Make sure your new seedlings are healthy by making sure they’re receiving enough food through water or fertilizer (depending on what kind they prefer). If pests or disease appear on any part of their leaves, make sure you treat them immediately with an organic fungicide or insecticide spray so that it doesn’t spread further into other parts of the plant’s growth cycle during summer months when it could cause greater damage later down road if left untreated.”
Watermelons need to be watered frequently and evenly throughout the growing season. Apply 1 inch of water per week either with rainfall or irrigation.
Watermelons need to be watered frequently and evenly throughout the growing season. Apply 1 inch of water per week either with rainfall or irrigation. Watering with rainwater is ideal, but if you don’t have a way to catch rainwater, you can use a drip irrigation system that applies small amounts at regular intervals rather than large amounts all at once (this is better for your plants). When watering, water at the base of the plant where it meets the soil—don’t let any water pool on top of leaves or stems!
Container grown watermelons can be nutritious and delicious.
Growing watermelons in containers is a great way to garden in small spaces. Watermelons are a sweet and delicious summertime treat, and they’re also nutritious. Watermelons are high in vitamins A and C, providing more than 100% of the daily recommended value for each. They’re also a good source of lycopene; one cup of watermelon contains almost as much lycopene as a similar amount of red bell pepper (2).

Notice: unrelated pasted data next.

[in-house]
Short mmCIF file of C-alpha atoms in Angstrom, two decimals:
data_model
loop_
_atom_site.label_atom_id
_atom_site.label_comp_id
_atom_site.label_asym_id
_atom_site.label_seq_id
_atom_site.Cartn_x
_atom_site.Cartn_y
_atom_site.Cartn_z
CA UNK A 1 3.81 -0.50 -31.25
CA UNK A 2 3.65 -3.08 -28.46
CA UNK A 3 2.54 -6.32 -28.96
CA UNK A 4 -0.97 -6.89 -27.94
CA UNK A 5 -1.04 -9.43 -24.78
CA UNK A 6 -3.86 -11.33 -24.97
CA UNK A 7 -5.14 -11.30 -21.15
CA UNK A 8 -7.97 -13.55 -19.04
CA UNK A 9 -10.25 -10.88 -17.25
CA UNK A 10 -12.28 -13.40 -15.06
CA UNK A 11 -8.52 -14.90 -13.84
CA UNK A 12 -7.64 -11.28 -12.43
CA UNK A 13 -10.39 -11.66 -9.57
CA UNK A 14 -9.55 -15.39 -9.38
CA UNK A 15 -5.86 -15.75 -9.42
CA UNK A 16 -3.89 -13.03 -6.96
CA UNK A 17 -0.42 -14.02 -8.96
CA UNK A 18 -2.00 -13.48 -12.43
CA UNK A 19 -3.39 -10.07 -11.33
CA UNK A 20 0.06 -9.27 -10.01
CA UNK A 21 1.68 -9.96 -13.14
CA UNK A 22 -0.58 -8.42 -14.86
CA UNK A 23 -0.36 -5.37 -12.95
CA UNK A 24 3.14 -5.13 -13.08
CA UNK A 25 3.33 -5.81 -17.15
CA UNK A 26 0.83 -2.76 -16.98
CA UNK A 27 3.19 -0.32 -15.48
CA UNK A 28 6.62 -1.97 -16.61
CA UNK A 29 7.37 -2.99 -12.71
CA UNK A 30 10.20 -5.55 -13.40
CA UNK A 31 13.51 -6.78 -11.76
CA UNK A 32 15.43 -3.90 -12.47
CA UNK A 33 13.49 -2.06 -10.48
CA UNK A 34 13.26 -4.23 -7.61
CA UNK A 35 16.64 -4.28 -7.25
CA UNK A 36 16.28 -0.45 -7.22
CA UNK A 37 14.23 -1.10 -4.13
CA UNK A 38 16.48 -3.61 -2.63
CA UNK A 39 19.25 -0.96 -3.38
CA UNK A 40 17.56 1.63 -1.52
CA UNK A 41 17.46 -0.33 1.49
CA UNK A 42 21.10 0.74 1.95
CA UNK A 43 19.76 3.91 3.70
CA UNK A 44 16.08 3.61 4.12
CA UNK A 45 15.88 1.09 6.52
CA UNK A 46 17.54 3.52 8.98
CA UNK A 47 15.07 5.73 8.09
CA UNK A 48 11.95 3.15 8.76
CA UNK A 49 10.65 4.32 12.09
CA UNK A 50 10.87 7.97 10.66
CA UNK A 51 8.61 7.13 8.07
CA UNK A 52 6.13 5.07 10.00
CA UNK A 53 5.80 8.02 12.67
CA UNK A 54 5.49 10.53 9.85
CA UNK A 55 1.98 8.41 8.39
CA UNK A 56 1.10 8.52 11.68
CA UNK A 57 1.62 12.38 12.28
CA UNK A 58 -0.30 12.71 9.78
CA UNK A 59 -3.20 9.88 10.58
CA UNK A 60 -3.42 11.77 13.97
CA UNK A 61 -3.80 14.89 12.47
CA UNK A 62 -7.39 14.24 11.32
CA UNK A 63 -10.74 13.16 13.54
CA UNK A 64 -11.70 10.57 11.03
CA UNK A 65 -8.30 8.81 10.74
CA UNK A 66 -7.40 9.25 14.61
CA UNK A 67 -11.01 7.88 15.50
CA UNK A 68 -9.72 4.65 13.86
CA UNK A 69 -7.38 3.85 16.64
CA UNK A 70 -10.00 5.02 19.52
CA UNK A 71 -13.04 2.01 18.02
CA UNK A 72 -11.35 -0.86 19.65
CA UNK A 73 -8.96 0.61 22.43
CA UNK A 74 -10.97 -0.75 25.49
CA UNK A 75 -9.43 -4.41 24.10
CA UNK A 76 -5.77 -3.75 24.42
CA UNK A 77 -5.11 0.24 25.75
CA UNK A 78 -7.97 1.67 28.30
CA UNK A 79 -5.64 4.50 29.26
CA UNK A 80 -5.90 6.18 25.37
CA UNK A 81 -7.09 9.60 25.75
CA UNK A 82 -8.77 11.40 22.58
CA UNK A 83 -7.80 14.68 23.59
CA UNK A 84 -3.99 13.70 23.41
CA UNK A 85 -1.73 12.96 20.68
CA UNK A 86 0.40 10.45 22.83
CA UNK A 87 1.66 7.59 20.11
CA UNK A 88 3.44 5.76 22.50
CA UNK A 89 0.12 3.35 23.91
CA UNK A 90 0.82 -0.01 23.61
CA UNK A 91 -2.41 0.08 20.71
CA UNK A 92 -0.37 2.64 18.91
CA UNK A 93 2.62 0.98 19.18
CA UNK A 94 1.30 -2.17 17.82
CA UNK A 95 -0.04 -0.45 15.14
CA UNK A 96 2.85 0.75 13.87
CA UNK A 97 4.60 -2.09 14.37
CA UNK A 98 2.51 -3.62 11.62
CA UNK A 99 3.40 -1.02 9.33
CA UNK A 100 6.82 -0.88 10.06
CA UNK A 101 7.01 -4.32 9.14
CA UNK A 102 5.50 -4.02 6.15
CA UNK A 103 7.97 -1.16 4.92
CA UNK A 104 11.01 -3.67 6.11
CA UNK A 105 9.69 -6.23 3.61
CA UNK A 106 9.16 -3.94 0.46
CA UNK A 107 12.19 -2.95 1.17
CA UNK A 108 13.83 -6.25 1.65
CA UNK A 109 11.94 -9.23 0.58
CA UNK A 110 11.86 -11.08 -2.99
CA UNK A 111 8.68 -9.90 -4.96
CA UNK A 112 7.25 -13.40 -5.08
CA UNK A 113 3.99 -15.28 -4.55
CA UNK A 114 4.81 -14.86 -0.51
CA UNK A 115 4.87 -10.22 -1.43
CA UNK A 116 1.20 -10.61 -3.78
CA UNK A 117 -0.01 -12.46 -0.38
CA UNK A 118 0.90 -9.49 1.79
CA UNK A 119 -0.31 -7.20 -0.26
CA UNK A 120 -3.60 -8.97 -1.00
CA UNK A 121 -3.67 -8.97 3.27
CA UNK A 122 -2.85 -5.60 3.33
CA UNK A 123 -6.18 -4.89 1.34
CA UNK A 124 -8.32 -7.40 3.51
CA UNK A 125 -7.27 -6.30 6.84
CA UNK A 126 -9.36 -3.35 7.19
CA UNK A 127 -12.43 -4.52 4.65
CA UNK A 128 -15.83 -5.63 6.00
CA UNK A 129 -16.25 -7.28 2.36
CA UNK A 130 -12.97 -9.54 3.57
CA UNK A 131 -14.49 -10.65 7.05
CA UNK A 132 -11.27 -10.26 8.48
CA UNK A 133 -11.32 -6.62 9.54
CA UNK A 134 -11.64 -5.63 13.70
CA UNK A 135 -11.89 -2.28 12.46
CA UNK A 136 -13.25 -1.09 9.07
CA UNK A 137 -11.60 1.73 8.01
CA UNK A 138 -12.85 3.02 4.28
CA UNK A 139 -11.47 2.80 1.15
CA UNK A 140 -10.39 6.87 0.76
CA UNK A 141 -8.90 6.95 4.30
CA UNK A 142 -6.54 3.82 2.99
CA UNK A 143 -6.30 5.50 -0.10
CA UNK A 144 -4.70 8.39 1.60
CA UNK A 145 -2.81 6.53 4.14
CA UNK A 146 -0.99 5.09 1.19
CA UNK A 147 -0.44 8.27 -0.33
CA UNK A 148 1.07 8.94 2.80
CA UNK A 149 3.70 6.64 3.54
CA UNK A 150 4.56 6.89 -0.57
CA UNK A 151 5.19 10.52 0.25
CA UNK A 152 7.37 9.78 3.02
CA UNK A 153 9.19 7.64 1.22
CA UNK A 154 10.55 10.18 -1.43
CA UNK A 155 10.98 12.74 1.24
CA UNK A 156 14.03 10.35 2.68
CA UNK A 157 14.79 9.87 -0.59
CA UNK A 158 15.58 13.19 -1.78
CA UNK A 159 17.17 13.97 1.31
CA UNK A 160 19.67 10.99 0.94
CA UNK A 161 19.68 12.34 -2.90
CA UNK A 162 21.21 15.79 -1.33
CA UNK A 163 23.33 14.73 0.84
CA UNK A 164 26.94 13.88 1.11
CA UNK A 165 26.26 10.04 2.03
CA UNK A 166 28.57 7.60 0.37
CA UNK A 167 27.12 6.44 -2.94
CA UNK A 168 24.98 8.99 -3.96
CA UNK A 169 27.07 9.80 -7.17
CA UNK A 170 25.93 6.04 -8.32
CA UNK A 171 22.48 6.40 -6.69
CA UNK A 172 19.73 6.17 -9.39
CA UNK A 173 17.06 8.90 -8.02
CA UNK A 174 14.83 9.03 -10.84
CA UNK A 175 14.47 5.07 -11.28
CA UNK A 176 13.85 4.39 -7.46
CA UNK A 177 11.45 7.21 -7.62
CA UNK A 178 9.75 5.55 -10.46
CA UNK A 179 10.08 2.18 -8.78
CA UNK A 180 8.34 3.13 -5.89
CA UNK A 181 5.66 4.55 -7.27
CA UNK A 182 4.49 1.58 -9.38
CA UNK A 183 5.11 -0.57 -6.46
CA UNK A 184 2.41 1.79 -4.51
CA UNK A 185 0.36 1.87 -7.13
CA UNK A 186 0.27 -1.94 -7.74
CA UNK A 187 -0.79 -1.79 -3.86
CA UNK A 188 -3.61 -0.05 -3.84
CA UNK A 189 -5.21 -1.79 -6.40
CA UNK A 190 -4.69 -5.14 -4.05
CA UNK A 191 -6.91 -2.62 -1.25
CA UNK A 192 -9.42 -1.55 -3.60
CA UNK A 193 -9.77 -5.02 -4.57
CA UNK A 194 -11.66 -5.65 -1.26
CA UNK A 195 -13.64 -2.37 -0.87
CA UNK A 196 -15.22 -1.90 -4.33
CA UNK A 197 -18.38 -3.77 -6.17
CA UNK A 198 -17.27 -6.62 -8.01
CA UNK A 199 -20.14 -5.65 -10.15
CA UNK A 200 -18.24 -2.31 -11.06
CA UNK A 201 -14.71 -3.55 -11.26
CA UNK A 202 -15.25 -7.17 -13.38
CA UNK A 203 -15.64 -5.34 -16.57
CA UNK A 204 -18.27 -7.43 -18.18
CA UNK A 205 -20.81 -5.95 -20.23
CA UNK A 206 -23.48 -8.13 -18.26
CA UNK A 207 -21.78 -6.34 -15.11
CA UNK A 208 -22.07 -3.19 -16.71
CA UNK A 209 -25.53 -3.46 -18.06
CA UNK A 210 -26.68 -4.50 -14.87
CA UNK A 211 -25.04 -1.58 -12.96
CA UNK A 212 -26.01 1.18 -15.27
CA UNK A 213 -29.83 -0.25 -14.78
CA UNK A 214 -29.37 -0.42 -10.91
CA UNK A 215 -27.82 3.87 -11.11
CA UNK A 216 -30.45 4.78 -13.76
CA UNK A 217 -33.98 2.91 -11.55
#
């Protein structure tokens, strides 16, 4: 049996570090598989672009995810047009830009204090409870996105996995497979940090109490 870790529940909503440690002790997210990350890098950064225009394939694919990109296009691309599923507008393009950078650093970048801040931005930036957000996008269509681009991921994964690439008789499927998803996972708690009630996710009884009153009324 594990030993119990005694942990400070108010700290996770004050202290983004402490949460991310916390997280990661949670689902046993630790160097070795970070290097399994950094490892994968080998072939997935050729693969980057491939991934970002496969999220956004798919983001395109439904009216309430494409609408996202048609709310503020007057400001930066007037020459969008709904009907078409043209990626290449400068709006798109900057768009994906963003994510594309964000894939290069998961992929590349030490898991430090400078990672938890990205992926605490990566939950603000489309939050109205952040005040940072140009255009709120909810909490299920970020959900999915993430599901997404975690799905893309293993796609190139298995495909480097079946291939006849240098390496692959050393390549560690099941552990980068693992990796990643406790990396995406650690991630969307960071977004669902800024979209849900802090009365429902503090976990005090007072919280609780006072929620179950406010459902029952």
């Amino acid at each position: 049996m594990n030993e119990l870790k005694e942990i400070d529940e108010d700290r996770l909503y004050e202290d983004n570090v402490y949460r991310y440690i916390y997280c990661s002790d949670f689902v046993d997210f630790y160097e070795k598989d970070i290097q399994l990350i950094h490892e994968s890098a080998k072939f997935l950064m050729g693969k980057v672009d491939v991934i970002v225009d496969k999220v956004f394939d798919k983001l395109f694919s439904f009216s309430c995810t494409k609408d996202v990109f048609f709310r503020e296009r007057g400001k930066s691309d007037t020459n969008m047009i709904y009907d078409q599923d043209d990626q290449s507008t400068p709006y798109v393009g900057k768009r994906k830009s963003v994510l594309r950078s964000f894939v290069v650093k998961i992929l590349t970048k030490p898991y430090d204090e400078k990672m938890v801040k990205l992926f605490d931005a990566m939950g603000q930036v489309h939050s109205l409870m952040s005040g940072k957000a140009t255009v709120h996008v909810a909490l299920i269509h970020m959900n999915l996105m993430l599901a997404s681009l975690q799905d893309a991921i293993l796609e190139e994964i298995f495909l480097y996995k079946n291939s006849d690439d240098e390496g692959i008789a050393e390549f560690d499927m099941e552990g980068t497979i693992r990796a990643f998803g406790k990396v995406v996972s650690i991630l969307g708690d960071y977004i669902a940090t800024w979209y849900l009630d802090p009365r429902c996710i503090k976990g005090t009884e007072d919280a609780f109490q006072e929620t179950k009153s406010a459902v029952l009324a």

Watermelon is one of the most popular fruits grown in U.S., with about 60% of households purchasing whole or sliced fruit at least once per month (3). Growing your own watermelon offers many benefits over buying one from the store:
- You can save money by growing it yourself
- Growing your own means you’re getting local produce that was planted days ago instead of weeks or months ago
- You can eat healthy foods like watermelon without having to worry about contamination from pesticides and other chemicals used on non-organic produce
So you’re ready to grow a watermelon in a container. It might seem like a daunting task, but with these tips and tricks from us here at Gardena, your watermelon will be delicious and nutritious in no time! Remember that the key to success is keeping your plant healthy, so check it often during its growing period. If you have any questions or comments regarding this article then feel free to leave them below—we would love to hear from you!